The Antwerp City Hall was erected between 1561 and 1565 after designs made by Cornelis Floris de Vriendt and several other architects and artists, this Renaissance building incorporates both Flemish and Italian influences. The City Hall is inscribed on UNESCO's World Heritage List along with the belfries of Belgium and France.
In the 16th century Antwerp became one of the busiest trading ports and most prosperous cities in Northern Europe. The municipal authorities wished to replace Antwerp's small medieval town hall with a more imposing structure befitting the prosperity of the great port city. Antwerp architect Domien de Waghemakere drafted a plan (c. 1540) for a new building in a style typical of the monumental Gothic town halls of Flanders and Brabant.
But the threat of war prevented any progress on the project. The building materials intended for the city hall were instead used to shore up the city defenses. Not until about 1560 new plans were developed. In the meantime Gothic architecture had gone out of fashion. The new designs for the city hall were in the new Renaissance style. Completed in 1565, the building lasted hardly a decade before being burnt to a shell in the Spanish Fury of 1576. It was restored three years later.
The low arcaded ground story is of rusticated stone, and at one time housed little shops. Above are two stories with Doric and Ionic columns separating large mullioned windows, and a fourth story forming an open gallery. The richly ornamented central section, which rises above the eaves in diminishing stages, holds female statues representing Justice, Prudence, and the Virgin Mary, and bears the coats of arms of the Duchy of Brabant, the Spanish Habsburgs, and the Margraviate of Antwerp.
Renovations during the late 19th century by architects Pierre Bruno Bourla, Joseph Schadde and Pieter Jan August Dens drastically modified the interior. Much of the stately decoration dates from this period, as does a roof over what was once an open-air inner courtyard. A number of the leading Antwerp historical painters were invited to assist with the decorations. Henri Leys painted a series of murals depicting key events in Antwerp's history and portraits of former Belgian rulers for the Leys Hall.References:
The Trinity Lavra of St. Sergius is a world famous spiritual centre of the Russian Orthodox Church and a popular site of pilgrimage and tourism. It is the most important working Russian monastery and a residence of the Patriarch. This religious and military complex represents an epitome of the growth of Russian architecture and contains some of that architecture’s finest expressions. It exerted a profound influence on architecture in Russia and other parts of Eastern Europe.
The Trinity Lavra of St. Sergius, was founded in 1337 by the monk Sergius of Radonezh. Sergius achieved great prestige as the spiritual adviser of Dmitri Donskoi, Great Prince of Moscow, who received his blessing to the battle of Kulikov of 1380. The monastery started as a little wooden church on Makovets Hill, and then developed and grew stronger through the ages.
Over the centuries a unique ensemble of more than 50 buildings and constructions of different dates were established. The whole complex was erected according to the architectural concept of the main church, the Trinity Cathedral (1422), where the relics of St. Sergius may be seen.
In 1476 Pskovian masters built a brick belfry east of the cathedral dedicated to the Descent of the Holy Spirit on the Apostles. The church combines unique features of early Muscovite and Pskovian architecture. A remarkable feature of this church is a bell tower under its dome without internal interconnection between the belfry and the cathedral itself.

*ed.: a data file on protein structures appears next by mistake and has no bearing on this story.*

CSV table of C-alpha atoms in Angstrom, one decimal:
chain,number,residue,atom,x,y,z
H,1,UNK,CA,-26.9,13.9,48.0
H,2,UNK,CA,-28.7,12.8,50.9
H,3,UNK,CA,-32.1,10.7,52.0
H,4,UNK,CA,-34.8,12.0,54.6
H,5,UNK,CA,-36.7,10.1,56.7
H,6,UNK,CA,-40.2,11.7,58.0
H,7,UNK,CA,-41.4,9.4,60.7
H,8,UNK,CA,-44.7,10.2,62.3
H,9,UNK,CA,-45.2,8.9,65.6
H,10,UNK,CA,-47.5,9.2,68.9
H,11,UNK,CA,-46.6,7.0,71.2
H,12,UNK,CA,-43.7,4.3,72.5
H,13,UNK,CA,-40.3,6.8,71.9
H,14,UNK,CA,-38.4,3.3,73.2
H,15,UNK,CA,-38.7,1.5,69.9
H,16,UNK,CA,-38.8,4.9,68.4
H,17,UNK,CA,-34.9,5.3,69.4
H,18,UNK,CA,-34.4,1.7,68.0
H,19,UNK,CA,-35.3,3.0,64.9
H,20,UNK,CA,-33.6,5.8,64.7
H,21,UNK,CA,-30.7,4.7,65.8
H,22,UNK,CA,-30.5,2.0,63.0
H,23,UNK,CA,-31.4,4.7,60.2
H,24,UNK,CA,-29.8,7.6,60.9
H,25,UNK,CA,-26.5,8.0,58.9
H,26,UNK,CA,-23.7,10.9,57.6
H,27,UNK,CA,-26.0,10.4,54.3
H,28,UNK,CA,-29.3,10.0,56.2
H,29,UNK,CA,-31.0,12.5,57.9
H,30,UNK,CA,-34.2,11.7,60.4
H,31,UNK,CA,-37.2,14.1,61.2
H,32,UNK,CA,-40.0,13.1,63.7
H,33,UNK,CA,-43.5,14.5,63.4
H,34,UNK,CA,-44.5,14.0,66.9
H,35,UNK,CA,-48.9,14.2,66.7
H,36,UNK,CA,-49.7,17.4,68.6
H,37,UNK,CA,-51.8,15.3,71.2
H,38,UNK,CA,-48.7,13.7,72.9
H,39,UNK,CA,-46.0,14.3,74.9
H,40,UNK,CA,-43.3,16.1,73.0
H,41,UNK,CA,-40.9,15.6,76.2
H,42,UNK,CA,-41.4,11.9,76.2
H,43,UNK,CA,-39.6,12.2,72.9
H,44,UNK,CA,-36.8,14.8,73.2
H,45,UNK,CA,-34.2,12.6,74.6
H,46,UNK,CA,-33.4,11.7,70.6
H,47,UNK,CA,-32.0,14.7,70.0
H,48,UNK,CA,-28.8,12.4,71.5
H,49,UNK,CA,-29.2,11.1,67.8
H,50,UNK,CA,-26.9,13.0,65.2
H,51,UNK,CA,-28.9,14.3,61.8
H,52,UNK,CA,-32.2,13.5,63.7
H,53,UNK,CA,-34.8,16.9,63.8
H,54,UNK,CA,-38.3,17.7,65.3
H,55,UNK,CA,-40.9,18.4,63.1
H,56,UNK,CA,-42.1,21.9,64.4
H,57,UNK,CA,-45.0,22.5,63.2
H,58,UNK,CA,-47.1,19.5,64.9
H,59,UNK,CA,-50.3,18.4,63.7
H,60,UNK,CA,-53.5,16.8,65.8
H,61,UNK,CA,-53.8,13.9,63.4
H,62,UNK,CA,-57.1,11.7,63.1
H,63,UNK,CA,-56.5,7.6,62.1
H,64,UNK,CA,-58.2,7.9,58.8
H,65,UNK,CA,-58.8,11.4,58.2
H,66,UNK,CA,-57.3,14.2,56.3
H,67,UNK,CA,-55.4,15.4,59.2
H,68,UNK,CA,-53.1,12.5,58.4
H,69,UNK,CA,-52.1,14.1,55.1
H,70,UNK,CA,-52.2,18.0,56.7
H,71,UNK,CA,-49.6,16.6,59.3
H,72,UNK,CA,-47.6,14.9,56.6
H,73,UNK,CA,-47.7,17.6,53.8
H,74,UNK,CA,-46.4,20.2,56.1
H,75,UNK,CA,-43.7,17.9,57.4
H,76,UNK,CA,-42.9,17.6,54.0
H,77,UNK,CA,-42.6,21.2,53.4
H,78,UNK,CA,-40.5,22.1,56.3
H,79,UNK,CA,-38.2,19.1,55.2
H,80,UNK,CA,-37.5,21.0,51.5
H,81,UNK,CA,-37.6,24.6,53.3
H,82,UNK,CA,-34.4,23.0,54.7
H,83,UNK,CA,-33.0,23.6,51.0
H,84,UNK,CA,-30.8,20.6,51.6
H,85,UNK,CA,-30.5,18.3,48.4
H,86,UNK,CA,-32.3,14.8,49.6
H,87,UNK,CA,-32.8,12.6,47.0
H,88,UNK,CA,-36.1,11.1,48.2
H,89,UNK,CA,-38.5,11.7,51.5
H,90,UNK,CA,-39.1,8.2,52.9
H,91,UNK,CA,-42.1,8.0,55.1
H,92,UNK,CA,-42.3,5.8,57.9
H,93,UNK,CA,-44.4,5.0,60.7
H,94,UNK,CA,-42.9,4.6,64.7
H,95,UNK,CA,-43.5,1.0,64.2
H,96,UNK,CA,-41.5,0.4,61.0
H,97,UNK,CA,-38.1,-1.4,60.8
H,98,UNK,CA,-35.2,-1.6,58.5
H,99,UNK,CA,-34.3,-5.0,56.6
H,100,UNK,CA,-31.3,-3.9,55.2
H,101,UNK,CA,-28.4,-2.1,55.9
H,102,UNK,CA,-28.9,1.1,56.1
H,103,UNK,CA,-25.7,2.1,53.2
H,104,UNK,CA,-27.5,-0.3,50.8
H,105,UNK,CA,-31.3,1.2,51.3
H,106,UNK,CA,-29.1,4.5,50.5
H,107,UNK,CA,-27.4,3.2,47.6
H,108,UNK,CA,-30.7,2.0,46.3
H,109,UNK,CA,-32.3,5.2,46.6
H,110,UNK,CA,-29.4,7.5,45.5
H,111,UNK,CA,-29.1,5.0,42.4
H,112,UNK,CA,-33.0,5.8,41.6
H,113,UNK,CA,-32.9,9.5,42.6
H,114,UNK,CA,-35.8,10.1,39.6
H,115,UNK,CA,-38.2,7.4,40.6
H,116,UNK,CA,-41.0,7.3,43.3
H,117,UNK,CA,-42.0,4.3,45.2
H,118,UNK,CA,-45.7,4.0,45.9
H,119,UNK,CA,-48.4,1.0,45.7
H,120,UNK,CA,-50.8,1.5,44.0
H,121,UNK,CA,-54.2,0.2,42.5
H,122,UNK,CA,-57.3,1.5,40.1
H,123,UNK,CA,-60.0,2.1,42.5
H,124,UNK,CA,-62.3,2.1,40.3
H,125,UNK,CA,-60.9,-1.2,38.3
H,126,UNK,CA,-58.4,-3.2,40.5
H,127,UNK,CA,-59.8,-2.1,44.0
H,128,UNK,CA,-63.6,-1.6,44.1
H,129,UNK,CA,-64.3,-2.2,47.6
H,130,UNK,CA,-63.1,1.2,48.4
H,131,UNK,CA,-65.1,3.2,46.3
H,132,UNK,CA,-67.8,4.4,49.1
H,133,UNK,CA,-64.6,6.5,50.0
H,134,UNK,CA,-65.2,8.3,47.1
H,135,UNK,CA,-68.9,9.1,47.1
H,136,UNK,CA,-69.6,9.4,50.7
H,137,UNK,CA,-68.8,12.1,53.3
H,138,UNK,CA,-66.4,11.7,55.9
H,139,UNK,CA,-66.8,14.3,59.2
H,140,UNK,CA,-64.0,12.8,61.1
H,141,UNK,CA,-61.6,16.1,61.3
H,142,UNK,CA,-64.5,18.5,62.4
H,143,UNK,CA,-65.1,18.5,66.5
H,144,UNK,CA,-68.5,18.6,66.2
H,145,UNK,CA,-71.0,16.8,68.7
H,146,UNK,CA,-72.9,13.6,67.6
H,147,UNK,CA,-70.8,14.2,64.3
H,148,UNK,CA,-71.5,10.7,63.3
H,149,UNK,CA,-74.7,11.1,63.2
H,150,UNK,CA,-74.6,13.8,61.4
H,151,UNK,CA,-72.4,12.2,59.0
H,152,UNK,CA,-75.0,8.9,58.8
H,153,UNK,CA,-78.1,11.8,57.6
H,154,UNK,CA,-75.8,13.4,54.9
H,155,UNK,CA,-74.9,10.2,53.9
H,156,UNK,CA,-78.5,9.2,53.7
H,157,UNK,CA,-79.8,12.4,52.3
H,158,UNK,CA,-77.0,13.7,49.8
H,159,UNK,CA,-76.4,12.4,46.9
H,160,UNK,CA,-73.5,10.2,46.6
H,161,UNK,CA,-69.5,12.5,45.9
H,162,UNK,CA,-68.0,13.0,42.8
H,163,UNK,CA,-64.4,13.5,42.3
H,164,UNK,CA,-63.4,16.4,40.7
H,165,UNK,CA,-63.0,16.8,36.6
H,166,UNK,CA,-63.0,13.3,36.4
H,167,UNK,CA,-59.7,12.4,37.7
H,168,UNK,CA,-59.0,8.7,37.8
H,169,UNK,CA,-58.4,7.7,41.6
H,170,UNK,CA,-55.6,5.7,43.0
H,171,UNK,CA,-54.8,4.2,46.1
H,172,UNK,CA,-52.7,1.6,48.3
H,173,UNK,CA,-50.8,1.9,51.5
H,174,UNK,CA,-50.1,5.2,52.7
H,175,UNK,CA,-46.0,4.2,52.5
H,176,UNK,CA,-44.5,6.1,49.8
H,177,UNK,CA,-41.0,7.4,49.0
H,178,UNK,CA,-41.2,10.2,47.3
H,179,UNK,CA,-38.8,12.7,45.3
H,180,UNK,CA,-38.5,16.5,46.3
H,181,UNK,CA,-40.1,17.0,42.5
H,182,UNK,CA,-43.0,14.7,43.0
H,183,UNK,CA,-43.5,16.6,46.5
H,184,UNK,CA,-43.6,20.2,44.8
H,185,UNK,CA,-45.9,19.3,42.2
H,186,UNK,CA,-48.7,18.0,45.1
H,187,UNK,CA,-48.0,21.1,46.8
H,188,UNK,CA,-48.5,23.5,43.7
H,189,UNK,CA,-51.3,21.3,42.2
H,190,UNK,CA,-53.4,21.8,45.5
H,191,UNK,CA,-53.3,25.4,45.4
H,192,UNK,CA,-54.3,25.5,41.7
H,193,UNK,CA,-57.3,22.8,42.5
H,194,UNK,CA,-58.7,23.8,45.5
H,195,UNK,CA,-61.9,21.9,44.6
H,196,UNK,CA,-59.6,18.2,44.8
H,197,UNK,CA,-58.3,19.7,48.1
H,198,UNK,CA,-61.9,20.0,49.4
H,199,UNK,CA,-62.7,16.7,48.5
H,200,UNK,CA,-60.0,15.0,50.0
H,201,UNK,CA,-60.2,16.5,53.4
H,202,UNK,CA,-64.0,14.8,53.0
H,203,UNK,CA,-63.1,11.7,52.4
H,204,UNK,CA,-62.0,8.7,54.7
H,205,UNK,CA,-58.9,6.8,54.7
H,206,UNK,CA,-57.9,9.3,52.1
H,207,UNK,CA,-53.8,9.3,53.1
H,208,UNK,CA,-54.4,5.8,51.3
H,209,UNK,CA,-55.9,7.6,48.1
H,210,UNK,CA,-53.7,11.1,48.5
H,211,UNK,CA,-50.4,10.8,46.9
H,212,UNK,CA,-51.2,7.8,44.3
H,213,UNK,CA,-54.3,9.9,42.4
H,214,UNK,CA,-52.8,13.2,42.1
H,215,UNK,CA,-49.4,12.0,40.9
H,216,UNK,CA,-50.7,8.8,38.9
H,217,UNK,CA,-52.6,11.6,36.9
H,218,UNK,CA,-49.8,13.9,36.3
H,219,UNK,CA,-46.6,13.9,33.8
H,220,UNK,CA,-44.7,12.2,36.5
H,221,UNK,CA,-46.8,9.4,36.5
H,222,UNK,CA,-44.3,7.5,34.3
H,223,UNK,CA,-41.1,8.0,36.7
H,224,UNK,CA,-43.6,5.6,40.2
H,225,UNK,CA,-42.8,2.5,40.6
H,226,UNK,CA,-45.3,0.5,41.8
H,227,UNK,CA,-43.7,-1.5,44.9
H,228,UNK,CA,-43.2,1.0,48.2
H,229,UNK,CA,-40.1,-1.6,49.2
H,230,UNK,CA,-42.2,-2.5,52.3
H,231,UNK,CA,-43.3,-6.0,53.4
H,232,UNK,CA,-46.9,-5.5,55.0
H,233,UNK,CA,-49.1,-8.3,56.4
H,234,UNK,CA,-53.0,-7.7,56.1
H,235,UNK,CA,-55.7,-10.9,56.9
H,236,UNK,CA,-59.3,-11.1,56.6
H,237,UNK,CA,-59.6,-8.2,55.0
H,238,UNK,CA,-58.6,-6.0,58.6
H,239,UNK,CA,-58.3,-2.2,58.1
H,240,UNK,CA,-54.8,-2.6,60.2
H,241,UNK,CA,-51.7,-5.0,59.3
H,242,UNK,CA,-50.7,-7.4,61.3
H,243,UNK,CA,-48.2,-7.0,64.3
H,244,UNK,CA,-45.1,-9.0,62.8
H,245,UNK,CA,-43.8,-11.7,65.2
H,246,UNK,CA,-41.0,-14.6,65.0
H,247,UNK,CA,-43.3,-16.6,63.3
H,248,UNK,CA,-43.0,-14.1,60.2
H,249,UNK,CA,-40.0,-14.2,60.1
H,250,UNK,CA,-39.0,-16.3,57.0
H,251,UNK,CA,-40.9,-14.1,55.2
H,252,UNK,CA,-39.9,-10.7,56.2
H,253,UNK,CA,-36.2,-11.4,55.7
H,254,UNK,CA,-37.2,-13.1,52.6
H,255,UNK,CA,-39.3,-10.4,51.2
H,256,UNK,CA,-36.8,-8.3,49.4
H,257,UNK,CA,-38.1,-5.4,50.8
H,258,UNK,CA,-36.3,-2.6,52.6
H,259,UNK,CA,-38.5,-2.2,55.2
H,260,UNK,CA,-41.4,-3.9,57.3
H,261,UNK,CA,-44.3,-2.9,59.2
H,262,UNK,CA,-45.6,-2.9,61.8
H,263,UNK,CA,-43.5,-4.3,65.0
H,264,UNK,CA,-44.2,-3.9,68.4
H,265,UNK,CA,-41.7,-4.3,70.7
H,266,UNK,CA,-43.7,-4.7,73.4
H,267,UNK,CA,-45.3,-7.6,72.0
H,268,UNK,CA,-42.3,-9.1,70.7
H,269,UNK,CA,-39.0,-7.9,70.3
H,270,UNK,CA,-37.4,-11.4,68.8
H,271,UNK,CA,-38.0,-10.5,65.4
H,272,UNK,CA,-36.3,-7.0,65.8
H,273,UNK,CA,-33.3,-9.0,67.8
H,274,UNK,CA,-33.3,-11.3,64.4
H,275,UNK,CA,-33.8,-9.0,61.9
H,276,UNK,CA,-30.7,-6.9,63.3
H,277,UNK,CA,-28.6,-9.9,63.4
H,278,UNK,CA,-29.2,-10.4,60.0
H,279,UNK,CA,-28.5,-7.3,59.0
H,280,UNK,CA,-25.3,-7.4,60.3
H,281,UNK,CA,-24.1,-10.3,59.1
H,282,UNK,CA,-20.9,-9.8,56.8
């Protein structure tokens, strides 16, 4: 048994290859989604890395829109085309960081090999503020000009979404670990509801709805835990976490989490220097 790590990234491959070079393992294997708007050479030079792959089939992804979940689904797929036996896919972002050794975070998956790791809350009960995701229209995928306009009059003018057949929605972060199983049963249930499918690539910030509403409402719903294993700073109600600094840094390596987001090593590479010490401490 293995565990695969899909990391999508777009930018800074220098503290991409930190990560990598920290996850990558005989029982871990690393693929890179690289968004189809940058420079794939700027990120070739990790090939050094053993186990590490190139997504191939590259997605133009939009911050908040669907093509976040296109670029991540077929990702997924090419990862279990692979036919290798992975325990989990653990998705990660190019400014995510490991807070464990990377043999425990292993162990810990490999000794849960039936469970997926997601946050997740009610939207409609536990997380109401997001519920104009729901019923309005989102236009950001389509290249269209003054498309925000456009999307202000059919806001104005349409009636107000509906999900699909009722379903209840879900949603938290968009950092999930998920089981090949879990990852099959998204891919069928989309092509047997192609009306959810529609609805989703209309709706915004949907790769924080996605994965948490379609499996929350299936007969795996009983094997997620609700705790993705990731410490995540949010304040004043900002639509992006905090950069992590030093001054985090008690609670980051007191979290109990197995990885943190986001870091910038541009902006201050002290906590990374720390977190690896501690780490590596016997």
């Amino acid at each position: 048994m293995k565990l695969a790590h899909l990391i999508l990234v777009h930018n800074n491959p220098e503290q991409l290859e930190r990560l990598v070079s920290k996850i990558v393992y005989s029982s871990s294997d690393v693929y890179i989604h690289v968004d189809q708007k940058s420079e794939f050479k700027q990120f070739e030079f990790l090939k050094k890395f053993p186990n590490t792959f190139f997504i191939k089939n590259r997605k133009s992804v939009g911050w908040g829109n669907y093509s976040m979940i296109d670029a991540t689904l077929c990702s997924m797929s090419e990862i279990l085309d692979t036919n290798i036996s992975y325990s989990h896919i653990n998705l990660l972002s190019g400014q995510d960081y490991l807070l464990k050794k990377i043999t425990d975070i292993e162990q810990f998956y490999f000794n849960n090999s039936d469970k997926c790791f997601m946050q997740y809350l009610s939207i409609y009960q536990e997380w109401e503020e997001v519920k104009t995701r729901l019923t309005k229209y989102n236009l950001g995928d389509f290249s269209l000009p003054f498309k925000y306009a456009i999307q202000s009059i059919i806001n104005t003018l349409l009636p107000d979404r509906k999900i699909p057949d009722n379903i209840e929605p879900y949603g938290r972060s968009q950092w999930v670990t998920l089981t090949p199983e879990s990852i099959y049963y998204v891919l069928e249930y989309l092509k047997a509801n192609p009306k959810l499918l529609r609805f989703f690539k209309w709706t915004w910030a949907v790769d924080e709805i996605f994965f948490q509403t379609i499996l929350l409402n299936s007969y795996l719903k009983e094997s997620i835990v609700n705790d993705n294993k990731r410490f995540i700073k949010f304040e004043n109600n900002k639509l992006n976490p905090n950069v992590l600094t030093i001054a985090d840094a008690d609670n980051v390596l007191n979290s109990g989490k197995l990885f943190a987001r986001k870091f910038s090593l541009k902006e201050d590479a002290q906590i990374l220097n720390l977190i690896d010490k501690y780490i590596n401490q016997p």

The Cathedral of the Assumption, echoing the Cathedral of the Assumption in the Moscow Kremlin, was erected between 1559 and 1585. The frescoes of the Assumption Cathedral were painted in 1684. At the north-western corner of the Cathedral, on the site of the western porch, in 1780 a vault containing burials of Tsar Boris Godunov and his family was built.
In the 16th century the monastery was surrounded by 6 meters high and 3,5 meters thick defensive walls, which proved their worth during the 16-month siege by Polish-Lithuanian invaders during the Time of Trouble. They were later strengthened and expanded.
After the Upheaval of the 17th century a large-scale building programme was launched. At this time new buildings were erected in the north-western part of the monastery, including infirmaries topped with a tented church dedicated to Saints Zosima and Sawatiy of Solovki (1635-1637). Few such churches are still preserved, so this tented church with a unique tiled roof is an important contribution to the Lavra.
In the late 17th century a number of new buildings in Naryshkin (Moscow) Baroque style were added to the monastery.
Following a devastating fire in 1746, when most of the wooden buildings and structures were destroyed, a major reconstruction campaign was launched, during which the appearance of many of the buildings was changed to a more monumental style. At this time one of the tallest Russian belfries (88 meters high) was built.
In the late 18th century, when many church lands were secularized, the chaotic planning of the settlements and suburbs around the monastery was replaced by a regular layout of the streets and quarters. The town of Sergiev Posad was surrounded by traditional ramparts and walls. In the vicinity of the monastery a number of buildings belonging to it were erected: a stable yard, hotels, a hospice, a poorhouse, as well as guest and merchant houses. Major highways leading to the monastery were straightened and marked by establishing entry squares, the overall urban development being oriented towards the centrepiece - the Ensemble of the Trinity Sergius Lavra.
In 1993, the Trinity Lavra was inscribed on the UNESCO World Heritage List.